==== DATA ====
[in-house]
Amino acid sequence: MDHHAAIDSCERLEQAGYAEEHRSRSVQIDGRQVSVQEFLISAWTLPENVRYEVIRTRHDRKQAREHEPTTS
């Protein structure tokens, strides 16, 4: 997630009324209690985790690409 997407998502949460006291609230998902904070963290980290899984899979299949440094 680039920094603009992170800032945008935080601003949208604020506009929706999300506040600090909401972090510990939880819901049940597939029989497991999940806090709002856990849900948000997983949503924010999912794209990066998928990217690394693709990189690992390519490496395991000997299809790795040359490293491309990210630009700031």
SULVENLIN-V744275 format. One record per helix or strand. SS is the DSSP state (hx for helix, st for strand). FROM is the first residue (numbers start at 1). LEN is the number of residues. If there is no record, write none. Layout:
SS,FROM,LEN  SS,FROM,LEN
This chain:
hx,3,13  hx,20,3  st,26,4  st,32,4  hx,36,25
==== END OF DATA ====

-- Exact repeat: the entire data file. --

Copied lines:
[in-house]
Amino acid sequence: MDHHAAIDSCERLEQAGYAEEHRSRSVQIDGRQVSVQEFLISAWTLPENVRYEVIRTRHDRKQAREHEPTTS
């Protein structure tokens, strides 16, 4: 997630009324209690985790690409 997407998502949460006291609230998902904070963290980290899984899979299949440094 680039920094603009992170800032945008935080601003949208604020506009929706999300506040600090909401972090510990939880819901049940597939029989497991999940806090709002856990849900948000997983949503924010999912794209990066998928990217690394693709990189690992390519490496395991000997299809790795040359490293491309990210630009700031």
SULVENLIN-V744275 format. One record per helix or strand. SS is the DSSP state (hx for helix, st for strand). FROM is the first residue (numbers start at 1). LEN is the number of residues. If there is no record, write none. Layout:
SS,FROM,LEN  SS,FROM,LEN
This chain:
hx,3,13  hx,20,3  st,26,4  st,32,4  hx,36,25